2016 continues to be a momentous year for Australia’s climate, on track to be the new hottest year on record.
To our south, Antarctica has also just broken a new climate record, with record low winter sea ice. After a peak of 18.5 million square kilometres in late August, sea ice began retreating about a month ahead of schedule and has been setting daily low records through most of September.
It may not seem unusual in a warming world to hear that Antarctica’s sea ice – the ice that forms each winter as the surface layer of the ocean freezes – is reducing. But this year’s record low comes hot on the heels of record high sea ice just two years ago. Overall, Antarctica’s sea ice has been growing, not shrinking.
So how should we interpret this apparent backflip? In our paper published today in Nature Climate Change we review the latest science on Antarctica’s climate, and why it seems so confusing.NASA, Author provided
First up, Antarctic climate records are seriously short.
The International Geophysical Year in 1957/58 marked the start of many sustained scientific efforts in Antarctica, including regular weather readings at research bases. These bases are mostly found on the more accessible parts of Antarctica’s coast, and so the network – while incredibly valuable – leaves vast areas of the continent and surrounding oceans without any data.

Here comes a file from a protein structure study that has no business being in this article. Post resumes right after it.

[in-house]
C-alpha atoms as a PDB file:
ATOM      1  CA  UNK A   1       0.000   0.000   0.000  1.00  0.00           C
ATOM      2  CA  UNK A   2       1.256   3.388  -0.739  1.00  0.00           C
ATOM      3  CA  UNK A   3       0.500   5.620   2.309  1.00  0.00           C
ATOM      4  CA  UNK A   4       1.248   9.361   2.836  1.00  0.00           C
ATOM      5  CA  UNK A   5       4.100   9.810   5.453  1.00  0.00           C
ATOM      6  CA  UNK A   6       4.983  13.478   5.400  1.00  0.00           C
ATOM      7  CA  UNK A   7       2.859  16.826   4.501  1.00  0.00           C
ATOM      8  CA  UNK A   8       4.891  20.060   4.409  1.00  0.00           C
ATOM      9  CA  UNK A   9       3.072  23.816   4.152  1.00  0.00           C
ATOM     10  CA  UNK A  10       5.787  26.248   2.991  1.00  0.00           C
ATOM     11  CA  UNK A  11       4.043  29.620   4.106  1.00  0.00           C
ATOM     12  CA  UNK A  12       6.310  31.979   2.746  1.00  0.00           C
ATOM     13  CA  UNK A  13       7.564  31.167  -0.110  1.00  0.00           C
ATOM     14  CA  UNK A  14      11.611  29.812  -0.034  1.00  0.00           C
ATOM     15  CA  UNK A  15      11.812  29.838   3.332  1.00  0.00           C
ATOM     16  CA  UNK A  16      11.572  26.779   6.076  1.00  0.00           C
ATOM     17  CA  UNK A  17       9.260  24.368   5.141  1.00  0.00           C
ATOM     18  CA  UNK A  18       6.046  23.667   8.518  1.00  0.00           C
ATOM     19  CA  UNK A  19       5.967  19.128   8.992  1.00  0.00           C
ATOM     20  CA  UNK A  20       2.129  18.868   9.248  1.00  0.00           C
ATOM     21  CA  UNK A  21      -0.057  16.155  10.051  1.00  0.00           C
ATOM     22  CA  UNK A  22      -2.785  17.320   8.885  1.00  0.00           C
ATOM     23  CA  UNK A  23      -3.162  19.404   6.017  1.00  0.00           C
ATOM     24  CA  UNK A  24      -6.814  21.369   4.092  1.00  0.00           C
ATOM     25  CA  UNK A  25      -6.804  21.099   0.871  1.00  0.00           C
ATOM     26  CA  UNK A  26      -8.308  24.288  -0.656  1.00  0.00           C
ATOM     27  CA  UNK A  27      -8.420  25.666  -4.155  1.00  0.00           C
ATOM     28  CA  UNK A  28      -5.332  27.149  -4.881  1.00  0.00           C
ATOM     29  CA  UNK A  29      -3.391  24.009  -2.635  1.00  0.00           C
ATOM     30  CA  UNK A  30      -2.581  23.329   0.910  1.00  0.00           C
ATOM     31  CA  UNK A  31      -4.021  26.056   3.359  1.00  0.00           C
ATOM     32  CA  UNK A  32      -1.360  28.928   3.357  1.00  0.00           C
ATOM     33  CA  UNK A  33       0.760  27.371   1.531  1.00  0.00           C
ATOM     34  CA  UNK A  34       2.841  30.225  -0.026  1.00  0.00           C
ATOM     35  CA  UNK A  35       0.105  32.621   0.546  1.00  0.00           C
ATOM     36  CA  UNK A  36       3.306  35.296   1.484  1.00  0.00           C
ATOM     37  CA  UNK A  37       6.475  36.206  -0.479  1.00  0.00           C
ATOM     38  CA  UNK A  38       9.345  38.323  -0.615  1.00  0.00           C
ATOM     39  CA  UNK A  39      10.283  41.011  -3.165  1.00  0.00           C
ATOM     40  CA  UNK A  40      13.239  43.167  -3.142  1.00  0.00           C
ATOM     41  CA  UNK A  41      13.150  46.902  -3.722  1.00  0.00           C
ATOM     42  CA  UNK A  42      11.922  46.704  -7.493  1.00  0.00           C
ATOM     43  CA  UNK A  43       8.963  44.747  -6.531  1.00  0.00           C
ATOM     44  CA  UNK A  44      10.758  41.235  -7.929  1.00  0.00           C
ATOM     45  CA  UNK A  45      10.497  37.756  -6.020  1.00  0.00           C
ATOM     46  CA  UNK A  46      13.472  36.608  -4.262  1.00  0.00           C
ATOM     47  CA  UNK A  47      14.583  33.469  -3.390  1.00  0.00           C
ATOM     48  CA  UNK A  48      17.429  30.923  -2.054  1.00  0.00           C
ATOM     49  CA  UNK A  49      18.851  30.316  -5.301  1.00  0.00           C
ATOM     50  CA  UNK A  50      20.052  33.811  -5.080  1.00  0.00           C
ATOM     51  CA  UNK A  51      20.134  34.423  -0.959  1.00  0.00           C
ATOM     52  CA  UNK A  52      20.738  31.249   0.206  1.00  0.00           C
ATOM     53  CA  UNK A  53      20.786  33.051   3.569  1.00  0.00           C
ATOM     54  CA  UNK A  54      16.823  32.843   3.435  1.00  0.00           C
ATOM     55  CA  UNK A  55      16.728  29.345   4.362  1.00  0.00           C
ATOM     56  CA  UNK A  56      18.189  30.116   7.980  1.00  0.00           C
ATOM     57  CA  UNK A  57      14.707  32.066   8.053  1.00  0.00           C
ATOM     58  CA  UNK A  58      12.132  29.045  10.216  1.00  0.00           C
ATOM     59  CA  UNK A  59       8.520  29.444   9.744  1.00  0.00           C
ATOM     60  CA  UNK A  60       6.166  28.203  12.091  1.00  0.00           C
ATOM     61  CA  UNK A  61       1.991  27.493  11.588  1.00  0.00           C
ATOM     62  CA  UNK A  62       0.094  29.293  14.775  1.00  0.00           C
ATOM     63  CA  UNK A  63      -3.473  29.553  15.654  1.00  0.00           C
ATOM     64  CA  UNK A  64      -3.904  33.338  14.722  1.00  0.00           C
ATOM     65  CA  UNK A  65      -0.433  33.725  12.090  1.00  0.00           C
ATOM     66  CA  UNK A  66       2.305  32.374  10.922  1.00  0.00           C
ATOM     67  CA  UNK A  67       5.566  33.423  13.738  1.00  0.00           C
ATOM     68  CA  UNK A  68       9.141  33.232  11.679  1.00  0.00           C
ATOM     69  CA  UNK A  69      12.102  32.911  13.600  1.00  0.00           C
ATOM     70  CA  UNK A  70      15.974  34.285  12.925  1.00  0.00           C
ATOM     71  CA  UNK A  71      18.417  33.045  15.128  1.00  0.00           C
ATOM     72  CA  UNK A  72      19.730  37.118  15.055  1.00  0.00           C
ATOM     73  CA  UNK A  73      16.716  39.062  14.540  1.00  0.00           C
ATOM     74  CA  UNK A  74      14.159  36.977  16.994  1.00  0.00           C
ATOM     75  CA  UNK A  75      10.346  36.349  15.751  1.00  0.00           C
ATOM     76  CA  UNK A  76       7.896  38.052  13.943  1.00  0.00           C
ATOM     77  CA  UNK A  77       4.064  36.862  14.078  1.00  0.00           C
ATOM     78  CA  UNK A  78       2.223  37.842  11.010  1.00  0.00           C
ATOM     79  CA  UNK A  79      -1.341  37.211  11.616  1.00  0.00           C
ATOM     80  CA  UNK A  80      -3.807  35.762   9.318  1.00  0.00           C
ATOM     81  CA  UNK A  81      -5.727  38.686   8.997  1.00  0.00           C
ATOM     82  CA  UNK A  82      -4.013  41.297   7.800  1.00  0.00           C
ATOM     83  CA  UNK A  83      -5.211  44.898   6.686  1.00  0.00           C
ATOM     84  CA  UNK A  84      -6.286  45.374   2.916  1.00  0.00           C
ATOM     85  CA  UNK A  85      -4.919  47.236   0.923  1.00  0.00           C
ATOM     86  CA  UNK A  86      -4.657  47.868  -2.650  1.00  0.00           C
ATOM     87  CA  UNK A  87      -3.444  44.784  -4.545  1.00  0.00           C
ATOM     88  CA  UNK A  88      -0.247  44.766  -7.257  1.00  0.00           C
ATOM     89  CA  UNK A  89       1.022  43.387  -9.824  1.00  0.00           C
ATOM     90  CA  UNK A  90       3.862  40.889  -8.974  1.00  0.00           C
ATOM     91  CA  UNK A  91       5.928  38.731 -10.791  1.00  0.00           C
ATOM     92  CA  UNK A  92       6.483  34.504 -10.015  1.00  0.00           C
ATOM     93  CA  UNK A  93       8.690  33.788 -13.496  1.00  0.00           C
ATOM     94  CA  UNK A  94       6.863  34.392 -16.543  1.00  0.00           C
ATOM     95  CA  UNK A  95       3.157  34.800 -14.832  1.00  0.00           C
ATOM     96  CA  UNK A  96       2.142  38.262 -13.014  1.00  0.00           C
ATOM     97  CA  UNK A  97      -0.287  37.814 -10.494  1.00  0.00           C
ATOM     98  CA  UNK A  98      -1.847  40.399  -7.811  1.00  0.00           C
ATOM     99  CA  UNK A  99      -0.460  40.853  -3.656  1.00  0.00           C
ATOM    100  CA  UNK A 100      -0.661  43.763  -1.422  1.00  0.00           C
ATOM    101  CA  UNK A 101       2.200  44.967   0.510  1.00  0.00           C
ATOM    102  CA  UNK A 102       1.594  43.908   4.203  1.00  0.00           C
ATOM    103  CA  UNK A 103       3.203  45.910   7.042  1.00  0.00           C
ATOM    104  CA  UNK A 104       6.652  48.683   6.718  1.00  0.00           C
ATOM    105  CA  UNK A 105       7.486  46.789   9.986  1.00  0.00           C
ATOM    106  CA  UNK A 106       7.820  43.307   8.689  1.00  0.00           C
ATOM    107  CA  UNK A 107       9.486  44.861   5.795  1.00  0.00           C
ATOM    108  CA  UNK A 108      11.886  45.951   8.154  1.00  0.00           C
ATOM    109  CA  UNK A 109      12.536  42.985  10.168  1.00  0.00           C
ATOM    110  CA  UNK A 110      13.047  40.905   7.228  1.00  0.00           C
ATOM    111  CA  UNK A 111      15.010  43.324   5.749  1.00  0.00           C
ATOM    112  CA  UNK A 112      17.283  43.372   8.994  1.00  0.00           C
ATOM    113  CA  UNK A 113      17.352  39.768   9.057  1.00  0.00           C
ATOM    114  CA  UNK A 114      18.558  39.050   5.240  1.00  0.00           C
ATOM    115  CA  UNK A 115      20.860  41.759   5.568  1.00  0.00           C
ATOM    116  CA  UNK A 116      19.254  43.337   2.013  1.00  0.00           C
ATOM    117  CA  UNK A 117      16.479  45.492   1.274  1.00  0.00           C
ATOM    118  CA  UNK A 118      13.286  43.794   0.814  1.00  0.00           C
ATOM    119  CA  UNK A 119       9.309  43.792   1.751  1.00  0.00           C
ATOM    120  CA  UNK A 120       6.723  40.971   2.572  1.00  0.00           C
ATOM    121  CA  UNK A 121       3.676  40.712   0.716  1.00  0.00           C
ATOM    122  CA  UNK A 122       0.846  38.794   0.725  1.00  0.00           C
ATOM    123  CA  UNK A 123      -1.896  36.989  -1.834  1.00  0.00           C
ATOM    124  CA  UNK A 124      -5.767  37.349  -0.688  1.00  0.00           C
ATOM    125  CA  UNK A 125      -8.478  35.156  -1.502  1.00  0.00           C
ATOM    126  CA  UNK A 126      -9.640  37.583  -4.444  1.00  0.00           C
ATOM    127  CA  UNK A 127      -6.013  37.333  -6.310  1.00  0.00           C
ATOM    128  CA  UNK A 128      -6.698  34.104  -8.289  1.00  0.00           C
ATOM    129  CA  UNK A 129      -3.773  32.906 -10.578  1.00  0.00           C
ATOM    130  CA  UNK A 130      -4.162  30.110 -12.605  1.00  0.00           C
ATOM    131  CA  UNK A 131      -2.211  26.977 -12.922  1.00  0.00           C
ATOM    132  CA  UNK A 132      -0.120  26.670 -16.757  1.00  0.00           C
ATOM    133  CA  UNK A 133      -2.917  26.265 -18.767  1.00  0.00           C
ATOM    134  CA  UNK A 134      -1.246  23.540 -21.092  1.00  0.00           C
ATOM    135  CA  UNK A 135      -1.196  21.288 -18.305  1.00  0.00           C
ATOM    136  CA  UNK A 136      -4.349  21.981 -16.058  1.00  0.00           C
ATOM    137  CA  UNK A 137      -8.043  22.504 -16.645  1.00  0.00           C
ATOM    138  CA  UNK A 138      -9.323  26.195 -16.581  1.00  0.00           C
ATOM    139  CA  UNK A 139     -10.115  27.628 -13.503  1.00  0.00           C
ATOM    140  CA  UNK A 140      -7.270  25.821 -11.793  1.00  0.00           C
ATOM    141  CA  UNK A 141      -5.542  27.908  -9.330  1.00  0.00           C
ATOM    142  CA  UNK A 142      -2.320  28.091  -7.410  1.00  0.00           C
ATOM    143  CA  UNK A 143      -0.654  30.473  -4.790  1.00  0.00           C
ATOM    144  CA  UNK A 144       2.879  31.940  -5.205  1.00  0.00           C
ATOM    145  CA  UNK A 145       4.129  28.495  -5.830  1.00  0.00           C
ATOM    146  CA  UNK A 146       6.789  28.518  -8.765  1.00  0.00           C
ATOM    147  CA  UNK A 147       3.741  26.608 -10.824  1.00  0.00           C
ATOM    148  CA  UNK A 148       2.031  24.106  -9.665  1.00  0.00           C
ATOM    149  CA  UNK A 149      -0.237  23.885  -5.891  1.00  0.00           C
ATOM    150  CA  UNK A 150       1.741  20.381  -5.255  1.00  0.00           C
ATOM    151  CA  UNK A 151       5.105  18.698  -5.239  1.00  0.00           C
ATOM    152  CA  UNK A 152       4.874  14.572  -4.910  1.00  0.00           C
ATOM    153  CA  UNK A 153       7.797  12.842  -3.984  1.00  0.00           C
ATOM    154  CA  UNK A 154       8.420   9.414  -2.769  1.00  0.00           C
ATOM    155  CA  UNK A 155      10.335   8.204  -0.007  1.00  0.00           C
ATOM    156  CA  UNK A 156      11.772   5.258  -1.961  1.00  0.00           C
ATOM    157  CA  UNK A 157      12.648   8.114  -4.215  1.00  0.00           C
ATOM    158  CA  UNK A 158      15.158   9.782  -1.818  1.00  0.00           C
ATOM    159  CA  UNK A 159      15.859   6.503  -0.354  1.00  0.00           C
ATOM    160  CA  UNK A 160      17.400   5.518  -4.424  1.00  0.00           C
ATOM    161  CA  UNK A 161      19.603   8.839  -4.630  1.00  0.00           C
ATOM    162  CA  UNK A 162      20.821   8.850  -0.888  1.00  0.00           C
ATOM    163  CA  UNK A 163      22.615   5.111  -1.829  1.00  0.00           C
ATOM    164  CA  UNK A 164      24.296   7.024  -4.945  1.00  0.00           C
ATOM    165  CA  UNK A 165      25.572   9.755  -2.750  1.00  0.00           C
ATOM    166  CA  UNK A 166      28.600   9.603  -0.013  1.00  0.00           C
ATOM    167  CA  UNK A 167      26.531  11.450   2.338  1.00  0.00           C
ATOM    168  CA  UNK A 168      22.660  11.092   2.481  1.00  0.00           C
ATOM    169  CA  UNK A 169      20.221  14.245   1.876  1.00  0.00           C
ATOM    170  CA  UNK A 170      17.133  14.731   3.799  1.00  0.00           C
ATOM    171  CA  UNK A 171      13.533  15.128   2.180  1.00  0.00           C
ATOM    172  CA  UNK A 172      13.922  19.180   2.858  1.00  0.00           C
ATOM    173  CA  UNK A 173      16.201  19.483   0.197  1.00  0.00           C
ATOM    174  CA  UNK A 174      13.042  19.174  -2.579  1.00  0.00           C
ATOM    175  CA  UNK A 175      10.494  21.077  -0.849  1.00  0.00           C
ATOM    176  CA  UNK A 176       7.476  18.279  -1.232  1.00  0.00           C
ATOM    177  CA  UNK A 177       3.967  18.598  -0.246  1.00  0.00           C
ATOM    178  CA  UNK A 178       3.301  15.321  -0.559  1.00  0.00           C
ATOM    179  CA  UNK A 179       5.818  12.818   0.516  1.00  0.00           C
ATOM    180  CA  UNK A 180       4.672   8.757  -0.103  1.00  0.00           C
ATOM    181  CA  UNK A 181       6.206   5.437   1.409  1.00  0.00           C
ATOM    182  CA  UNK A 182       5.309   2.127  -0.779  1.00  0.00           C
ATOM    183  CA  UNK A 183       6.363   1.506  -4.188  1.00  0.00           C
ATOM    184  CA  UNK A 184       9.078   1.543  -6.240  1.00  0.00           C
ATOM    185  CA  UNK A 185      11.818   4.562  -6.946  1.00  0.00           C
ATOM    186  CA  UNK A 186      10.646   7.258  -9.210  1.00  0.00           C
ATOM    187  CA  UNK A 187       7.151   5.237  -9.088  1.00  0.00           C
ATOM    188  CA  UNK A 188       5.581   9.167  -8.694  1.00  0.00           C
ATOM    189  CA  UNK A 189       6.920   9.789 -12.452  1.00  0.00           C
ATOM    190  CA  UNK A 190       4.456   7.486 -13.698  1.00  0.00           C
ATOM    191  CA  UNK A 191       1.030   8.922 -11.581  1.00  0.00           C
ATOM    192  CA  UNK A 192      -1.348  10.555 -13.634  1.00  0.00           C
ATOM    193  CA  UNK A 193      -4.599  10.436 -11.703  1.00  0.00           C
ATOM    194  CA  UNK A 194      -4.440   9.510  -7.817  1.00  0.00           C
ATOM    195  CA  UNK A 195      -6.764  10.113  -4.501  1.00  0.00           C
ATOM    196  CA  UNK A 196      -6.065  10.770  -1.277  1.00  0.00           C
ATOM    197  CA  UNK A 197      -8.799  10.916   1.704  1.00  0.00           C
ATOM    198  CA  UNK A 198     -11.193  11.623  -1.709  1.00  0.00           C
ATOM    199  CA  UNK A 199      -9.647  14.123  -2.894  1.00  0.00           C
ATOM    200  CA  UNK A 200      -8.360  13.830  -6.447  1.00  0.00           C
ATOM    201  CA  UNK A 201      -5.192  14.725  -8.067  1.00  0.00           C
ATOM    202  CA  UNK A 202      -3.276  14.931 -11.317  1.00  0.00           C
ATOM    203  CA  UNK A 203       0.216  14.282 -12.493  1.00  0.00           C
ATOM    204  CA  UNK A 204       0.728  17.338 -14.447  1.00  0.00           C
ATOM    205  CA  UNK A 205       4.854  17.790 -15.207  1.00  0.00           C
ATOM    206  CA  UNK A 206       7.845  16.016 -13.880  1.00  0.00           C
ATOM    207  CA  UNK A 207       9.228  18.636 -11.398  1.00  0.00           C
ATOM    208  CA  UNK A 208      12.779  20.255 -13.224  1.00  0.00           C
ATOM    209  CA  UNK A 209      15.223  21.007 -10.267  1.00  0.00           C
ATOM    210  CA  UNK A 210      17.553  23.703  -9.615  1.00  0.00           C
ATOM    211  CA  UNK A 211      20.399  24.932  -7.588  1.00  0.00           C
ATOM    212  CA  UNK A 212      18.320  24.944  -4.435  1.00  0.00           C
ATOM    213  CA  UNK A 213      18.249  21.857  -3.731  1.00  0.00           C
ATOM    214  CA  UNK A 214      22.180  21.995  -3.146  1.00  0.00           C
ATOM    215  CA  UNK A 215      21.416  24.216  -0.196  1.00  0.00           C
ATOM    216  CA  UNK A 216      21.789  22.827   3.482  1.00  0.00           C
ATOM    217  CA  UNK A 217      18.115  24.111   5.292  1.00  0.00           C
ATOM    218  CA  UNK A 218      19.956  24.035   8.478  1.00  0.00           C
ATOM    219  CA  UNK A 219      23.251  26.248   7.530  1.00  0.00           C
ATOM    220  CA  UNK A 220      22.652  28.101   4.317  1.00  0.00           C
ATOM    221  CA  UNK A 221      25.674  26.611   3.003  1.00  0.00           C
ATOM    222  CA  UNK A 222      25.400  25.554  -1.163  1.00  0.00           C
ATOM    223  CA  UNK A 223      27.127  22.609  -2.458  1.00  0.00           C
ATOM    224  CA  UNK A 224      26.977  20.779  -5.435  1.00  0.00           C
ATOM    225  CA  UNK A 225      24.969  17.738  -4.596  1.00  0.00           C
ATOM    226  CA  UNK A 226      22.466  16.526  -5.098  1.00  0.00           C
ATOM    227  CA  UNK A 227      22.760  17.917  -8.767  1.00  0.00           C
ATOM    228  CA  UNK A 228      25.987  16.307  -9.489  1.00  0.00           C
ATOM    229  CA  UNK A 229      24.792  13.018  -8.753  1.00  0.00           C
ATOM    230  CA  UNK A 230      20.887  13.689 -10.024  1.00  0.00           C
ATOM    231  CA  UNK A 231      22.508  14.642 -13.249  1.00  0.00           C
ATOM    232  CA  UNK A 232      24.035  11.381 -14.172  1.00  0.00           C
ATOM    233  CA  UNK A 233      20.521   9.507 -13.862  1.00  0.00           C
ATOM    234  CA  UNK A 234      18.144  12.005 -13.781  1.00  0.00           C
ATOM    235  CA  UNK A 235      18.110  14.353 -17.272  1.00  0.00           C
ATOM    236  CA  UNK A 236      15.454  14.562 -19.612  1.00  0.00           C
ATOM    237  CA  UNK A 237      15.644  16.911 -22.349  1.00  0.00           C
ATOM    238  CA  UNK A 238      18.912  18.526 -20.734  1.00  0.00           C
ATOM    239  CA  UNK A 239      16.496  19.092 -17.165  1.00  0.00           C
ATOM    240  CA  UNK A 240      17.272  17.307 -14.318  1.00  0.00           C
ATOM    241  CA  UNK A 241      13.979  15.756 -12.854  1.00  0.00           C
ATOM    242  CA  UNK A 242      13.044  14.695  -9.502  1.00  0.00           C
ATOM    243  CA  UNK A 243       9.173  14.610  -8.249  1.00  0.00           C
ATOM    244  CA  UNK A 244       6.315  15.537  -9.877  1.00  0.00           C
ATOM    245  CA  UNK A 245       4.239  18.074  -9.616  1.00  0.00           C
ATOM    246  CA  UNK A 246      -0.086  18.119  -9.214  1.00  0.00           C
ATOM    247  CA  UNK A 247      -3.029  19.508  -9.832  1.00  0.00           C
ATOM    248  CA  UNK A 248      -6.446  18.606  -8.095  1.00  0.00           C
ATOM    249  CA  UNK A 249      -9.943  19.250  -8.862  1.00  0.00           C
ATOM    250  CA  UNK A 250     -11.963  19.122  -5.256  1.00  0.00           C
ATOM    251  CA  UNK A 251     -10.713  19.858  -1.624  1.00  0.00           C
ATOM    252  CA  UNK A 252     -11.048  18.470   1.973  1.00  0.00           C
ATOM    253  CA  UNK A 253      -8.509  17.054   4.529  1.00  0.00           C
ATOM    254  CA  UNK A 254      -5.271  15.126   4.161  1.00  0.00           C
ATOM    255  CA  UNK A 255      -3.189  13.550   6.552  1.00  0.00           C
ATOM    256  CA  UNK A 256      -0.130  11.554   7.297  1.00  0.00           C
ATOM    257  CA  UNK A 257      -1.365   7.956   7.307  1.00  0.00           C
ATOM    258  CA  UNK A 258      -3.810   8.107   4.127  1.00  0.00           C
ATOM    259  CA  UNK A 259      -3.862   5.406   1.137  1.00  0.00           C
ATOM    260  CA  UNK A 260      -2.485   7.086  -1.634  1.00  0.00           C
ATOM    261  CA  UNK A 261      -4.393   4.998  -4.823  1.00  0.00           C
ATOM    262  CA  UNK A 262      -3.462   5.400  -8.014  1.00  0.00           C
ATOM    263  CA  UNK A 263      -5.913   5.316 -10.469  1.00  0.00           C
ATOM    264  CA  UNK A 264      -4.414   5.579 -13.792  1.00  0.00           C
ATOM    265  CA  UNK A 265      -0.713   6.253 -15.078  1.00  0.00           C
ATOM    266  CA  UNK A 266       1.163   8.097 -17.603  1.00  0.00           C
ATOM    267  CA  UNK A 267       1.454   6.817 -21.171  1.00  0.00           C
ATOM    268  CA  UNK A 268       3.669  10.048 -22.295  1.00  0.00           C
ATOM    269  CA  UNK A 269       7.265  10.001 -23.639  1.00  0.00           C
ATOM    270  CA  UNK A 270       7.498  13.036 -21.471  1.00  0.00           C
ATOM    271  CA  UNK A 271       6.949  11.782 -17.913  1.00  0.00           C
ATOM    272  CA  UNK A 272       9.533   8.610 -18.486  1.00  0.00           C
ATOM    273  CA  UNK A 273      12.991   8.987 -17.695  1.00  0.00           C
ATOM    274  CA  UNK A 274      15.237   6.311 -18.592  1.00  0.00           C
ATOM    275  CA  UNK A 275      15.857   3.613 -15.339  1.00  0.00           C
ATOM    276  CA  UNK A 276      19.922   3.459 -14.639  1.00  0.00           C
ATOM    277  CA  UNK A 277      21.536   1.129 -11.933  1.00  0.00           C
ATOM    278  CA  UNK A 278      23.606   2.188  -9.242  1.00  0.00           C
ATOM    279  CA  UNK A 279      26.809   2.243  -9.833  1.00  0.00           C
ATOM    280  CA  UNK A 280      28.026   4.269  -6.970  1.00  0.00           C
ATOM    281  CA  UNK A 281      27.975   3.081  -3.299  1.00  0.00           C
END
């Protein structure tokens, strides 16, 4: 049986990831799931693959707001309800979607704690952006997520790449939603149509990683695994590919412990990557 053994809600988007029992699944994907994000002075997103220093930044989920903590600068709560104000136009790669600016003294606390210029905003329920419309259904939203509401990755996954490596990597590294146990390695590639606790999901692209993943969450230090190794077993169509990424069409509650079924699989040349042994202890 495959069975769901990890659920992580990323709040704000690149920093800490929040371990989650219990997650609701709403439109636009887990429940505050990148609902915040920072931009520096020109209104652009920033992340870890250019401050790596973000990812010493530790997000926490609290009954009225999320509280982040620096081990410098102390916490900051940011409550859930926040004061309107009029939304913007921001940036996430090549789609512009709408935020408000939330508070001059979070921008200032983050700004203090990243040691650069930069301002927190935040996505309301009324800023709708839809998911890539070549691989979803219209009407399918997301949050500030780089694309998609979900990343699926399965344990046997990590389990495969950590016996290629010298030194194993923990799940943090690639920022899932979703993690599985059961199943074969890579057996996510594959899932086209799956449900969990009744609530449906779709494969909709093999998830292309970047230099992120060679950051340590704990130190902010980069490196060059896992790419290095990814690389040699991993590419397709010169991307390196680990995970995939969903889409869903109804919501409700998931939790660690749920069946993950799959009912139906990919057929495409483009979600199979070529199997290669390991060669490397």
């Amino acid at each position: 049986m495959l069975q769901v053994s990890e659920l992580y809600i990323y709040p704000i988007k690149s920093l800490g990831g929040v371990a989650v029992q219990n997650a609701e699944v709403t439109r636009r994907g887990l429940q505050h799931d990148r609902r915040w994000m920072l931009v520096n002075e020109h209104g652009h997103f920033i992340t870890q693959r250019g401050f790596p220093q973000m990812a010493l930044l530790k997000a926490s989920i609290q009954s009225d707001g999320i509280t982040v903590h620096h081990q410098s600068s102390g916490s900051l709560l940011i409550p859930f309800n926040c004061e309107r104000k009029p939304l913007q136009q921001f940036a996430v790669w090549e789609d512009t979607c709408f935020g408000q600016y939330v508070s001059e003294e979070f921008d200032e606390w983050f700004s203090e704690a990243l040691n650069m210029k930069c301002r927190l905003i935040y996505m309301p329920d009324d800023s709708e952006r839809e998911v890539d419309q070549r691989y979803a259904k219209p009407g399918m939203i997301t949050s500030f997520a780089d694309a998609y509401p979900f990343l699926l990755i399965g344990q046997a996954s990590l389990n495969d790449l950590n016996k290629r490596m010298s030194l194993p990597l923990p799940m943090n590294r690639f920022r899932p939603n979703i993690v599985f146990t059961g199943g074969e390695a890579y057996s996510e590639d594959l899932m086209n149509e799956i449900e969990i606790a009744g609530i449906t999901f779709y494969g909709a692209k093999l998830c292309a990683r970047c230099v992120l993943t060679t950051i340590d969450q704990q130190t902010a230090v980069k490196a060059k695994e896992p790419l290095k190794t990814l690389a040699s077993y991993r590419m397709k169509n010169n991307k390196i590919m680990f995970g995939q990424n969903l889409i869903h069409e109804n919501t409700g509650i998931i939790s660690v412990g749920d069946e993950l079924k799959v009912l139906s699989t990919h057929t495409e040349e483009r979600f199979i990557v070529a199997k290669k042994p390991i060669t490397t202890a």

In the end, it took the arrival of satellite monitoring in the 1979 to deliver surface climate information covering all of Antarctica and the Southern Ocean. What scientists have observed since has been surprising.
Overall, Antarctica’s sea ice zone has expanded. This is most notable in the Ross Sea, and has brought increasing challenges for ship-based access to Antarctica’s coastal research stations. Even with the record low in Antarctic sea ice this year, the overall trend since 1979 is still towards sea ice expansion.
The surface ocean around Antarctica has also mostly been cooling. This cooling masks a much more ominous change deeper down in the ocean, particularly near the West Antarctic Ice Sheet and the Totten glacier in East Antarctica. In these regions, worrying rates of subsurface ocean warming have been detected up against the base of ice sheets. There are real fears that subsurface melting could destabilise ice sheets, accelerating future global sea level rise.
In the atmosphere we see that some parts of the Antarctic Peninsula and West Antarctica are experiencing rapid warming, despite average Antarctic temperatures not changing that much yet.
In a rapidly warming world these Antarctic climate trends are – at face value – counterintuitive. They also go against many of our climate model simulations, which, for example, predict that Antarctica’s sea ice should be in decline.
Authors: Nerilie Abram, Senior Research Fellow, Research School of Earth Sciences; Associate Investigator for the ARC Centre of Excellence for Climate System Science, Australian National University